And reading between the lines of it, the intelligent observer will not be slow to discern that it amounts practically to a pretty severe indictment of the Americans. A man who has no place in his life for a thing that cannot be bought and sold, is not, after all, the kind of man one can be expected to admire, even though Providence may appear to smile upon him. Neither can I express myself violently taken with the man who is “not so much the intellectual inferior of our women”—and such women—even if you do frequently hear him asking what this or that book is all about. And Mr. Howells’s opinion of millionaires and their charity coincides pretty well with the opinion of Europe.

Mr. Howells, of course, is a well bred, well mannered and entirely discreet author; he sets down naught in malice, his tendency being rather in the direction of a little gentle extenuation. Irony,[50] sarcasm, reproach, and, least of all, flouts and jeers are not among his literary weapons.

It goes without saying, however, that America has been written about in much harsher tones than those of Mr. Howells. From an American book published pseudonymously two or three years back, a book that does not appear to have received anything like its due share of recognition either in England or America, I cull the following picturesque details:—

“From the moment he takes his seat in his office, until he goes home, an American’s business consists of a succession of swindles. He either picks the pocket of each man he interviews, or the men pick his.”

“The American gloats over his ability as a liar. He prides himself upon the fact that his lie is a plausible one and likely to deceive. If it does not come up to the specifications he regards it and himself as failures, and a shadow is cast upon his life.”

“The American who has just borrowed a dollar immediately rushes into the nearest bar room and announces that he has raised 500,000 dollars from a prominent millionaire who has become his partner, and will back him to any amount in any enterprise, sane or insane, in which he may[51] agree to embark. Then for the succeeding three hours he talks about himself so loudly that the entire neighbourhood throngs around him to join in the debate.”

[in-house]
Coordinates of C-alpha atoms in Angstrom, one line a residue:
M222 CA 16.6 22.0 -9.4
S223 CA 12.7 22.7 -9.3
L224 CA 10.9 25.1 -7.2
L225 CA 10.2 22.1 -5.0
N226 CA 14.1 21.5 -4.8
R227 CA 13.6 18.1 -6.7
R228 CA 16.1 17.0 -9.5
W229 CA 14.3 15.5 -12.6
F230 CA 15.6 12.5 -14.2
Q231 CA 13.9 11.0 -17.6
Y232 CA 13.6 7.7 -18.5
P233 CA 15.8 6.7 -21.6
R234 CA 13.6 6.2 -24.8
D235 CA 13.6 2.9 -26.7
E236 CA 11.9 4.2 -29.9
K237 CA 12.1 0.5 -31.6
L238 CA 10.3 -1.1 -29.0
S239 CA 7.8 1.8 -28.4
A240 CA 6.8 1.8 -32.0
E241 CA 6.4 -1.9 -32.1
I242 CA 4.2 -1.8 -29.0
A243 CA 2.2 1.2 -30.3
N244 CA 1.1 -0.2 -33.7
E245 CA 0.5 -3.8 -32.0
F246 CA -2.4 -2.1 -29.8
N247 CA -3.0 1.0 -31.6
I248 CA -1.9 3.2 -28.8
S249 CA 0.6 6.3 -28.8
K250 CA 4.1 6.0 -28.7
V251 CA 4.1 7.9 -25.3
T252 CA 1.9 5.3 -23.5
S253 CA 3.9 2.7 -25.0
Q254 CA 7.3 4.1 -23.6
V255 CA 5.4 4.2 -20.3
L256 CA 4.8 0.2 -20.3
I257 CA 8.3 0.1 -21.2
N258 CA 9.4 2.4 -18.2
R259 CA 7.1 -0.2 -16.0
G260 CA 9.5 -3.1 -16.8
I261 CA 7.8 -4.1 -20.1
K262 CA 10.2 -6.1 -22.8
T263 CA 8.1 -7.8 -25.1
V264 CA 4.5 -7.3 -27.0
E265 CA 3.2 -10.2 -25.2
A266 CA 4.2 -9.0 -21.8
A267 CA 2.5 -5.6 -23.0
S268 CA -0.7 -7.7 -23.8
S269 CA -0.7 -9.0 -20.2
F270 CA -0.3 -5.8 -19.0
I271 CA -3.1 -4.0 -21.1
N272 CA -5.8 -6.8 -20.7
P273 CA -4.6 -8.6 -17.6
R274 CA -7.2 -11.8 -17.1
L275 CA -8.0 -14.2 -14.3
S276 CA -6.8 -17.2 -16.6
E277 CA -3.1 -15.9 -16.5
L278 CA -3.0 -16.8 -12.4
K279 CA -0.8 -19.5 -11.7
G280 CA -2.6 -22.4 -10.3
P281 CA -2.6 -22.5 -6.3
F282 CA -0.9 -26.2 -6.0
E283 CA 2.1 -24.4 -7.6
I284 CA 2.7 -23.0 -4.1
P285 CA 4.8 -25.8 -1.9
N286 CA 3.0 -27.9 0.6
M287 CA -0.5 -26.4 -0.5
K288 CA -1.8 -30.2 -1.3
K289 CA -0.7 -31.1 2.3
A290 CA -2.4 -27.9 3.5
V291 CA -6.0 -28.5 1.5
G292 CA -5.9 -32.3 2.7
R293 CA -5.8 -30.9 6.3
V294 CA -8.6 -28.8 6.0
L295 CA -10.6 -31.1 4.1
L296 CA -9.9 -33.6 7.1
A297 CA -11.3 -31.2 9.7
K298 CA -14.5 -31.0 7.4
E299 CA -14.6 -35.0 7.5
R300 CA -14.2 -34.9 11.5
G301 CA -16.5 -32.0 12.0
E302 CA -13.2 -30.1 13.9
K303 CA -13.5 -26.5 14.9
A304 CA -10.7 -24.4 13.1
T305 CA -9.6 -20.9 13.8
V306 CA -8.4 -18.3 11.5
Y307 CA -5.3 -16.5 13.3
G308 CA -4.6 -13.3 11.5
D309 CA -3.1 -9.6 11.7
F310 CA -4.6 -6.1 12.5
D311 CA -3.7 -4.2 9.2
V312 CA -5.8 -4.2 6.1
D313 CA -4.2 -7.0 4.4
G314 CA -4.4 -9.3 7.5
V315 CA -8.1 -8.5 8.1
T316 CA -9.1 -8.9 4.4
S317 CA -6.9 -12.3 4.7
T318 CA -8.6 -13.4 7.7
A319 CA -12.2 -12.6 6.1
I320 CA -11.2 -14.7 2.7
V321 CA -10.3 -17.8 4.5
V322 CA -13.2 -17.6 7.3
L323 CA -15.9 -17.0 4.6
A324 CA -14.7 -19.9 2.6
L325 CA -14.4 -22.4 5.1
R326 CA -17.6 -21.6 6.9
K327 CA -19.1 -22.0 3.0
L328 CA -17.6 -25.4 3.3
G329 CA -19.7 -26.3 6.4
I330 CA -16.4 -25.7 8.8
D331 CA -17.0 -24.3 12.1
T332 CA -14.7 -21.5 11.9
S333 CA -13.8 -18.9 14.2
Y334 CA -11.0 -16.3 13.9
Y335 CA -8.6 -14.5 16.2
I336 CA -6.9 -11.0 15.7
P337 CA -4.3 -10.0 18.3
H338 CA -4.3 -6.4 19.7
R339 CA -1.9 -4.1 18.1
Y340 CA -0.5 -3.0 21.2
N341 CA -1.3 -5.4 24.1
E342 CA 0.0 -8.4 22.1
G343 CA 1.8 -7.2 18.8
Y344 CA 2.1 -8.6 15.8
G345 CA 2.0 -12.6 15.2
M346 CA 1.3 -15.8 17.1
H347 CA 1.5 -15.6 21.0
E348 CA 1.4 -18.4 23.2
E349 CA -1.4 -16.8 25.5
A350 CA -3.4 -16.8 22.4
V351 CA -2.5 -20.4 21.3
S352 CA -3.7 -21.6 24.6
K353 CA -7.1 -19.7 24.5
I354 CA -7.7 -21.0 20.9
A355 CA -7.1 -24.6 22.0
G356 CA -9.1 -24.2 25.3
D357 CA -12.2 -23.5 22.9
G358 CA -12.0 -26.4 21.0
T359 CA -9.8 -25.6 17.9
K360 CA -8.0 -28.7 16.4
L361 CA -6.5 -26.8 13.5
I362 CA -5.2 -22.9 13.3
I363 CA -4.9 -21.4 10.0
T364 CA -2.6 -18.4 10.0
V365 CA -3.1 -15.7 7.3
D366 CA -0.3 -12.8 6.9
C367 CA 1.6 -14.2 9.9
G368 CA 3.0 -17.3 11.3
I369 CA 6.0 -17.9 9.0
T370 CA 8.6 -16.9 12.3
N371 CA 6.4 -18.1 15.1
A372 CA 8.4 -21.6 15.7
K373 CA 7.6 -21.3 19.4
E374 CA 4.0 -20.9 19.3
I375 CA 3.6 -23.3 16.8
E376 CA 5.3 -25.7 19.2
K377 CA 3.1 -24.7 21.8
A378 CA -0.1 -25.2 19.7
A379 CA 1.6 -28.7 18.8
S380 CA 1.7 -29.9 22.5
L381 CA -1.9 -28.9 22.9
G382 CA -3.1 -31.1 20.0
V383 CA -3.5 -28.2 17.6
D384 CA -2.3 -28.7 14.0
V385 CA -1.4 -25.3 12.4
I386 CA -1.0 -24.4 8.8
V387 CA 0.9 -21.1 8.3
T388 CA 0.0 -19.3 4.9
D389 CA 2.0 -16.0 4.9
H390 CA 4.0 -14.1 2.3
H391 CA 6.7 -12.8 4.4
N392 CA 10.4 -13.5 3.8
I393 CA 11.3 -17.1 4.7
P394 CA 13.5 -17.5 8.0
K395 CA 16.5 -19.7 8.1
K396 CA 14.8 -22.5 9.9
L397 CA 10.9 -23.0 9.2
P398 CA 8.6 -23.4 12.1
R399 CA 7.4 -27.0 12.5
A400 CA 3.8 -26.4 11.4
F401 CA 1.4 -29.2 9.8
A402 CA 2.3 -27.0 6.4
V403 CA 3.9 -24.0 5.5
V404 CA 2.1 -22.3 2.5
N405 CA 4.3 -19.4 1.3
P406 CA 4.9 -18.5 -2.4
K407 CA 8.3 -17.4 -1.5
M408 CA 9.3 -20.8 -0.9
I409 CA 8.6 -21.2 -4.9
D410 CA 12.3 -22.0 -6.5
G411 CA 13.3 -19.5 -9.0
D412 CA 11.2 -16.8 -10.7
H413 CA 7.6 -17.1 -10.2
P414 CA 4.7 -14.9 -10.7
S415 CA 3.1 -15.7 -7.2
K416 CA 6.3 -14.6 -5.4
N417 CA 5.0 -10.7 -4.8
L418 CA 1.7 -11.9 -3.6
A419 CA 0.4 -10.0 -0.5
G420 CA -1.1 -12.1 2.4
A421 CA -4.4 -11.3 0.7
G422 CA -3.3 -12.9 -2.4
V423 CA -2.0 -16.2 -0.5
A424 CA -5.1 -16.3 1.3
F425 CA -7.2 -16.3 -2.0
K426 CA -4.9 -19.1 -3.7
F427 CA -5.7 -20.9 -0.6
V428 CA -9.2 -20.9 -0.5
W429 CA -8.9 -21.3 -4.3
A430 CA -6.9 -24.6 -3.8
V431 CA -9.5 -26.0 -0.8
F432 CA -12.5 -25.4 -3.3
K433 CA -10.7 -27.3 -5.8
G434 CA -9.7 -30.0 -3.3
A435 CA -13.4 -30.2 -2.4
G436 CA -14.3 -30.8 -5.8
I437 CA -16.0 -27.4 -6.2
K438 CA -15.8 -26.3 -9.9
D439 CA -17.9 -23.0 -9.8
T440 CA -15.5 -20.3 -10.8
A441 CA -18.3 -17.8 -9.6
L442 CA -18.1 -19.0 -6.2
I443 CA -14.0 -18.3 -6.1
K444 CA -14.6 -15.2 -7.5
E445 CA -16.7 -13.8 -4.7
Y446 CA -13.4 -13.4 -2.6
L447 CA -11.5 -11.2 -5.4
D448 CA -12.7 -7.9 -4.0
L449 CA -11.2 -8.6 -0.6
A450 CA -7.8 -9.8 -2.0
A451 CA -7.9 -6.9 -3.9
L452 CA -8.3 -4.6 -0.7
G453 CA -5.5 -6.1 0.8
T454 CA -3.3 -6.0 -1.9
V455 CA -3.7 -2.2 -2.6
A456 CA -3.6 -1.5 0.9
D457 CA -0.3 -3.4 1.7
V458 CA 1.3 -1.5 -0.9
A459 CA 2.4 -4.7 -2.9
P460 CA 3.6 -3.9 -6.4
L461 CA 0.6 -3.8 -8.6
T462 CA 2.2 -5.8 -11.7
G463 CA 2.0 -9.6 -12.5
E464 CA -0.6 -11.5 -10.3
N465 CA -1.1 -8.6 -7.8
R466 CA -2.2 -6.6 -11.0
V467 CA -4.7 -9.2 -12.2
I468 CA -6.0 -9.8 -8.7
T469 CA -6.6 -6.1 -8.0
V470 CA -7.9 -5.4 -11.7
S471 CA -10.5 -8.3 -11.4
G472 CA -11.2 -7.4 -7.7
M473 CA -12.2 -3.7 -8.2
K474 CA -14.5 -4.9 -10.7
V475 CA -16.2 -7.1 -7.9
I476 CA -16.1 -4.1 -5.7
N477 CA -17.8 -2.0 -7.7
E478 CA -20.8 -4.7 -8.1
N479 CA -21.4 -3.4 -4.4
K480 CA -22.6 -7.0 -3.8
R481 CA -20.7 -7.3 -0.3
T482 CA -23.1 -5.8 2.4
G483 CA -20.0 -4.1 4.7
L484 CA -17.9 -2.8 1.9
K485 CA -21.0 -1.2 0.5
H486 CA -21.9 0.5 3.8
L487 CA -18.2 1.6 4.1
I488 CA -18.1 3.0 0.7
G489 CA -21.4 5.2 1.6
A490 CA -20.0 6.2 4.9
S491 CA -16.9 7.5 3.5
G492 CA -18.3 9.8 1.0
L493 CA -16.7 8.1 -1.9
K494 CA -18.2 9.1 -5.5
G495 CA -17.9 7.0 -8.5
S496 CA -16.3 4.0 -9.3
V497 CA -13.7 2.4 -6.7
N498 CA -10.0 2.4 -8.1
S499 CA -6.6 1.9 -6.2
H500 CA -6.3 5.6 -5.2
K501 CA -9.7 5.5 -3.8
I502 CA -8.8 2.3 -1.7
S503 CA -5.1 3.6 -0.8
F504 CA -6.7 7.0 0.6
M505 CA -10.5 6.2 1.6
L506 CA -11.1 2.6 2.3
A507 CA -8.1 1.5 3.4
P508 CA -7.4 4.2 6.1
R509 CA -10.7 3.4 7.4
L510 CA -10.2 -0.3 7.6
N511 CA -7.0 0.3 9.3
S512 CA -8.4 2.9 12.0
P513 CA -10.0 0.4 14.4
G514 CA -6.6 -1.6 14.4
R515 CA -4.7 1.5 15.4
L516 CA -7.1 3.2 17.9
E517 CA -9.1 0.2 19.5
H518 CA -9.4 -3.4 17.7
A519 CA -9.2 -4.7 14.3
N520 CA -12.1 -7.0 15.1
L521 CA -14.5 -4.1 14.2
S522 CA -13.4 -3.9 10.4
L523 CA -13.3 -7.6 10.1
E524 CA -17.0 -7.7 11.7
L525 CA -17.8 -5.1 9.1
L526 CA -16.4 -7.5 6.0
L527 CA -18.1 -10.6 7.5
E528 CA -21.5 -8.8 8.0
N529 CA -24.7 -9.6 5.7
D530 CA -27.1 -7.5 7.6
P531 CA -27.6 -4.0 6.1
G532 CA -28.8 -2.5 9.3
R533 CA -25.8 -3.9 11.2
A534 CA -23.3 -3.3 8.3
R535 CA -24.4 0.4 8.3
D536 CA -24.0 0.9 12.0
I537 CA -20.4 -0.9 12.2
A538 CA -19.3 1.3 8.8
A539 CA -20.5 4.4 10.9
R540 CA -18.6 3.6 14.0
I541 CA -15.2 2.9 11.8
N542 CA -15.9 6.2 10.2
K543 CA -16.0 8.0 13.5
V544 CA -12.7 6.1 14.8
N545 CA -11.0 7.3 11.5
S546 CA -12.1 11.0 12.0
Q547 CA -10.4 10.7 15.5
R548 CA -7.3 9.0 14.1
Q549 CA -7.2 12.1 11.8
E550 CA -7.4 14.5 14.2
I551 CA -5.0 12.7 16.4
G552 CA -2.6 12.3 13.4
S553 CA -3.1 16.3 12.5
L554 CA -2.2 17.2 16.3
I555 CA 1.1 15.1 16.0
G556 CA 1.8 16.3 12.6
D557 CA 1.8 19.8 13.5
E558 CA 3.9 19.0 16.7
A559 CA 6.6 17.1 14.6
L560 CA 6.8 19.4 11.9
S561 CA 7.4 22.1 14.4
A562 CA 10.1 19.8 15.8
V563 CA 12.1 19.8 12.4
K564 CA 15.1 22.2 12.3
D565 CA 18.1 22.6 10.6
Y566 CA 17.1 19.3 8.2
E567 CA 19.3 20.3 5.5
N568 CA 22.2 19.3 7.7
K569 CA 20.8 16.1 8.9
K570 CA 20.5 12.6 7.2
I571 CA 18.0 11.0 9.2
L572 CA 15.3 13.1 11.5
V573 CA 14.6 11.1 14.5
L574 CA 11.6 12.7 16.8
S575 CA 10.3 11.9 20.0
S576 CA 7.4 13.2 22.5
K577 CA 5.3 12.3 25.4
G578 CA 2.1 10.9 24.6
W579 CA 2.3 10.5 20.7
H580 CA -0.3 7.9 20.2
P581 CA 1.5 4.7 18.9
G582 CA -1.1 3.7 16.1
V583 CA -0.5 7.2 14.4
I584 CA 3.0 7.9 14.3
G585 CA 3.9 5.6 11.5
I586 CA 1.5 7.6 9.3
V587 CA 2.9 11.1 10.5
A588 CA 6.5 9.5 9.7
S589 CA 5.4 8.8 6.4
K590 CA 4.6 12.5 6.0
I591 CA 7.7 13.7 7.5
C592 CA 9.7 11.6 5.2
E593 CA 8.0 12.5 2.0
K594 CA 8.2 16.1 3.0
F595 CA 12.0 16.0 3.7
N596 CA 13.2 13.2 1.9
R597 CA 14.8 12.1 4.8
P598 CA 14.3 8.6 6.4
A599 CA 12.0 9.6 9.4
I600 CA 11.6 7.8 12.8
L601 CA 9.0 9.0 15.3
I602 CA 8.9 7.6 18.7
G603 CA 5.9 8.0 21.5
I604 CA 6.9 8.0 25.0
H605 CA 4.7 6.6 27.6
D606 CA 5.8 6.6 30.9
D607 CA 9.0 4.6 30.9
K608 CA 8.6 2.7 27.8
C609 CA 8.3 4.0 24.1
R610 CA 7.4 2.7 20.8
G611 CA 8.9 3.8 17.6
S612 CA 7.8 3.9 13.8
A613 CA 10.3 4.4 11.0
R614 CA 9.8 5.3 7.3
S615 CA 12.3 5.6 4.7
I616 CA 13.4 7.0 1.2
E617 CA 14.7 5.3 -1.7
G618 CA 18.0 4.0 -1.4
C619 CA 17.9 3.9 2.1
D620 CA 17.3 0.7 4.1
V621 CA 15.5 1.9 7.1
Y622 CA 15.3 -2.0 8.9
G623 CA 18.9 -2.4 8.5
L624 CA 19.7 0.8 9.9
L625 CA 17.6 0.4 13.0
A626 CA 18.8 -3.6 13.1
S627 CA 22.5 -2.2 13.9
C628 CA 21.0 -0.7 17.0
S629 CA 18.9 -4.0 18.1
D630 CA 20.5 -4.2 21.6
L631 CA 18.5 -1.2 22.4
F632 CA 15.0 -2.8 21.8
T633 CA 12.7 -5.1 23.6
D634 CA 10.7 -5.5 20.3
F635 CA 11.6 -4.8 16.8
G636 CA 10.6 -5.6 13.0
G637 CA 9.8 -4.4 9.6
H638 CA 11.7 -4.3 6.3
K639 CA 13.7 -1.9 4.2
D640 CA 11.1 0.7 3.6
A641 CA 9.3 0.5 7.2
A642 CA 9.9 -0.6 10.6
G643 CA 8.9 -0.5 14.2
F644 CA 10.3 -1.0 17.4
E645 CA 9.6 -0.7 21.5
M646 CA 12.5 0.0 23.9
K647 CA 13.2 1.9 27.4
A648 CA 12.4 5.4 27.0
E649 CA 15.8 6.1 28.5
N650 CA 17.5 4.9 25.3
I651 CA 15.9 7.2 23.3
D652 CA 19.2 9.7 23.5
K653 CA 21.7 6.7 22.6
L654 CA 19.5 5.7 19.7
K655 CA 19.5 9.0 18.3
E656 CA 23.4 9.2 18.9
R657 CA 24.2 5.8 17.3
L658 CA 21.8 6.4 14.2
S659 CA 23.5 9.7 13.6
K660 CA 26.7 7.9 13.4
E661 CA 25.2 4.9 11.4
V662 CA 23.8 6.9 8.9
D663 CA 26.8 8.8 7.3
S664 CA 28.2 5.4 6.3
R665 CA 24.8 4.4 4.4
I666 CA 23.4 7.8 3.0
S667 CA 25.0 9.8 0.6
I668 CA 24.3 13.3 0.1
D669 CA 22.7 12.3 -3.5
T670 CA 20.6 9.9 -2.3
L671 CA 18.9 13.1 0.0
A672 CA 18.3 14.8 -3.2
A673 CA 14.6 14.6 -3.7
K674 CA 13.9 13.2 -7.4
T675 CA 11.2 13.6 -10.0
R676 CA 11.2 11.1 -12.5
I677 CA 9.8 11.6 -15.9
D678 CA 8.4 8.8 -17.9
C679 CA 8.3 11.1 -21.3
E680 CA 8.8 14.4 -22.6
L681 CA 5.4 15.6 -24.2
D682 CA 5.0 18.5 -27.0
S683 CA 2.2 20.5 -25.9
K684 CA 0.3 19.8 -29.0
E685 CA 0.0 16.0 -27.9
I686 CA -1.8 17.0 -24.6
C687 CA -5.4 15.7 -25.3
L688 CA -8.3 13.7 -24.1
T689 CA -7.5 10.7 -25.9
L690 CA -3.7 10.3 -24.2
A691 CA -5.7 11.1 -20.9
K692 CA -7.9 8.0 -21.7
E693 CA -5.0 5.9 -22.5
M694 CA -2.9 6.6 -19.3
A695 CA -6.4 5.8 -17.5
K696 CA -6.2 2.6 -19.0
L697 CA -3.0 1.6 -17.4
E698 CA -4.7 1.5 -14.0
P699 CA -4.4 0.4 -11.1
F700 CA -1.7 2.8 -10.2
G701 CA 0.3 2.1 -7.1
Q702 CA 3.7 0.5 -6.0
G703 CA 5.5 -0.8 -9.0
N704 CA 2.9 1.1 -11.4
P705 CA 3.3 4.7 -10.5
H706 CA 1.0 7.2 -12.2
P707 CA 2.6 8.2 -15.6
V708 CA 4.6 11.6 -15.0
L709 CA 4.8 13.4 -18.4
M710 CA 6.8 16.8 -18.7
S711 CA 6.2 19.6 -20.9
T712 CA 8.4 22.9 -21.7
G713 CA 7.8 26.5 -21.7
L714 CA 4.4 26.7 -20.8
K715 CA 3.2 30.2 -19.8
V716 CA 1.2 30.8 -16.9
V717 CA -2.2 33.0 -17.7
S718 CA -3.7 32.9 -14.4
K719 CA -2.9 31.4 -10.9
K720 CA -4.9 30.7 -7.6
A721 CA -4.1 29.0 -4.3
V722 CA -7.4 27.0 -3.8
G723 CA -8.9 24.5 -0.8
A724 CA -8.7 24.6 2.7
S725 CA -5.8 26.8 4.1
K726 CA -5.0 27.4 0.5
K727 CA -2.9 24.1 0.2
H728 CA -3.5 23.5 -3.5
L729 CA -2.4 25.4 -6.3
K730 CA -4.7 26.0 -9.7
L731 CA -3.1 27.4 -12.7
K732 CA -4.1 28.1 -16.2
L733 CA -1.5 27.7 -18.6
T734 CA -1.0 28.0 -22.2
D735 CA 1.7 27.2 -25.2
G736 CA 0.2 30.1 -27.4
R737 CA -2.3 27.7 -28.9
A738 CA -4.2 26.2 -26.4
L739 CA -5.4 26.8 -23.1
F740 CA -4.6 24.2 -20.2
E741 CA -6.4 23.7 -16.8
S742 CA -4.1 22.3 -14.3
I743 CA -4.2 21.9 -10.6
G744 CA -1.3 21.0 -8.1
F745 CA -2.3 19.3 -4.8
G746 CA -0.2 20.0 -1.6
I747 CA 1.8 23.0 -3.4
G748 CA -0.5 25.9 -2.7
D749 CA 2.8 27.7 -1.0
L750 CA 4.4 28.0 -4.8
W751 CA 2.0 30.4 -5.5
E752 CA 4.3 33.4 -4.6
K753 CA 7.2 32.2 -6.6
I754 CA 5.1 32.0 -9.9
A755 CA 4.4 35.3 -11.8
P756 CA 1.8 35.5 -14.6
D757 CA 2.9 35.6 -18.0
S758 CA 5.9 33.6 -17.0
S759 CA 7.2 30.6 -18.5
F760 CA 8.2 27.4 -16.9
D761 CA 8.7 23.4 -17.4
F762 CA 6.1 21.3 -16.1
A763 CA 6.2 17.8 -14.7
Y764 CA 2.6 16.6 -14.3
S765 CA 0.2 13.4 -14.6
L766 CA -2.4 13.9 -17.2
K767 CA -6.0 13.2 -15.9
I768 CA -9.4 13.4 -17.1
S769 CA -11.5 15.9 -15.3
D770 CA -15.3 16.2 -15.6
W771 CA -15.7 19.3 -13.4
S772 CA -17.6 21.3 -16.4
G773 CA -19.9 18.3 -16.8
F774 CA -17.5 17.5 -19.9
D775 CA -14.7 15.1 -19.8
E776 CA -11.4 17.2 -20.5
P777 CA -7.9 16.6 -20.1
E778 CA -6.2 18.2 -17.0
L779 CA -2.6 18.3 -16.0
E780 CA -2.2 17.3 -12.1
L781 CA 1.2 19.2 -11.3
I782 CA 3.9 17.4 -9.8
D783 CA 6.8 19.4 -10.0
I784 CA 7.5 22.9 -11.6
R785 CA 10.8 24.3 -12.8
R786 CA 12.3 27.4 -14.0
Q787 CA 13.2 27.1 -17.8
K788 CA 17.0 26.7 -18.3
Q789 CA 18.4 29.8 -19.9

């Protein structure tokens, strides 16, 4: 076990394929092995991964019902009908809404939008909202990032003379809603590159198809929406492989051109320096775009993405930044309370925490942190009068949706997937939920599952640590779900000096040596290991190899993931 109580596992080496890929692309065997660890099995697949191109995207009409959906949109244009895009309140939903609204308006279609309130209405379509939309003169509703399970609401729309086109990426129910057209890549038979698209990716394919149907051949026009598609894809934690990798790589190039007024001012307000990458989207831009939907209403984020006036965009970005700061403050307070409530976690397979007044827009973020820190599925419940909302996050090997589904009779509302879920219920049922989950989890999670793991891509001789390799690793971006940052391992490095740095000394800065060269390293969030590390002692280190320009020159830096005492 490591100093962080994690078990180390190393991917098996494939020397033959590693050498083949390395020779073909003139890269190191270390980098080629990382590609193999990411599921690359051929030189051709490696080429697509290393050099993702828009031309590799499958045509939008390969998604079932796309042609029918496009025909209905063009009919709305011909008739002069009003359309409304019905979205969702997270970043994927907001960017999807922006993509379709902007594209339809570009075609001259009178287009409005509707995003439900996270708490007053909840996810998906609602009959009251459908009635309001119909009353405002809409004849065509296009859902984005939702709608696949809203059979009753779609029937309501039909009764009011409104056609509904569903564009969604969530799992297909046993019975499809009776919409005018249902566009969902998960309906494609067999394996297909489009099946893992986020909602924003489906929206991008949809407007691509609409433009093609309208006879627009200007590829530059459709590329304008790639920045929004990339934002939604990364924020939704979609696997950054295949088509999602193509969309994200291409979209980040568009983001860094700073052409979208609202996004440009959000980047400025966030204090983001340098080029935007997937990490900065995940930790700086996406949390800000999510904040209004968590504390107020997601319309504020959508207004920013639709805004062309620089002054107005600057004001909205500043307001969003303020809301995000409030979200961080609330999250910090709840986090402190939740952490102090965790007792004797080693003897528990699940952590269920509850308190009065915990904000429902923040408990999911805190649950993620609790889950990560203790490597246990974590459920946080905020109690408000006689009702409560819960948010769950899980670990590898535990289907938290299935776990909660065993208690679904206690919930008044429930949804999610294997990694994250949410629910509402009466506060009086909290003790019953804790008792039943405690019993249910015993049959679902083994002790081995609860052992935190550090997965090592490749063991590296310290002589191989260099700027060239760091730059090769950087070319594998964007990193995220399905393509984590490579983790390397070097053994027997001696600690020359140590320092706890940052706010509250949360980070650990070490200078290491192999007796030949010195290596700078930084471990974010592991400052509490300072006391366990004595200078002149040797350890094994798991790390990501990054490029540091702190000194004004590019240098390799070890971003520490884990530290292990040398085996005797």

“The American trader in Europe has created the same feeling that prevails among a party of honest cardplayers when the card-sharper appears at the table.”

“The American politician never speaks but always ‘orates.’ If the matter under discussion in the legislative body is a question whether five cents shall be expended on pencils, or whether Mrs. Bridget O’Neill, or Mrs. Patrick O’Reilly shall be appointed scrubwoman of the Senate House, he considers it beneath his dignity to say anything that will not recall the diction of Cicero or Demosthenes. If the ceiling is to be cleaned and a three-and-elevenpenny contract is to be given out, he takes the floor and with a loud preliminary bellow announces that he is an American citizen, and anyone who says that he is not is a confirmed and hereditary liar.”

“If an American learns that a man has been bribed he does not hate him—he envies him.”

“In New York society no man is ever referred to as ‘Mr. Jones’ or ‘Mr. Smith.’ He is always referred to as ‘Mr. Jones, who is worth two million dollars,’ or ‘Mr. Smith, who is worth four million dollars and stole every cent of it.’”


“The average Chicagoan has not the faintest conception of the true meaning of right and wrong. Right is the method that succeeds in getting money. Wrong is the method that does not.”

I shall beg the reader to observe particularly that I do not myself make these stinging assertions. In the words of the late Sir William Harcourt, “I merely quote them.” In a sense, perhaps, they may be most correctly described as exaggerations. But they are exaggerations of a kind which have more than a substratum of truth in them. I commend them to the swaggering rubber-jawed American for what they are worth.

Did the scope of this book allow, it would be possible to cite numerous other animadversions upon American manners and customs by other pens.

No British author of standing has visited the United States and come back in love with the American people. Dickens loathed them, Thackeray could not put up with them, Mathew Arnold despised them, and Browning laughed at them, while as for Tennyson he absolutely refused to go near them. Even the sensational litterateurs of our own generation, such as Hall Caine or Bernard Shaw, have failed to find much or anything to shriek about. The[53] Bishop of London and Father Vaughan are not authors but diplomats. Rudyard Kipling has been in America more than once, and remains dumb as to the whole concern. Mr. Zangwill is equally travelled and equally silent. Mr. Wells, who went out for the purpose, has written his book and said practically nothing. All of them, and others who might be named, recognise that what ought to be said would be better unsaid—unpleasant for the Americans, and consequently likely to provoke bad feeling. It is gentlest to the Americans to write of them without paying a preliminary visit to their native air. What would happen if a person who wields a plain blunt pen were to make a call upon them and set forth his impressions in good cold type and without fear or pity, no man may tell. Probably the Americans would shoot him.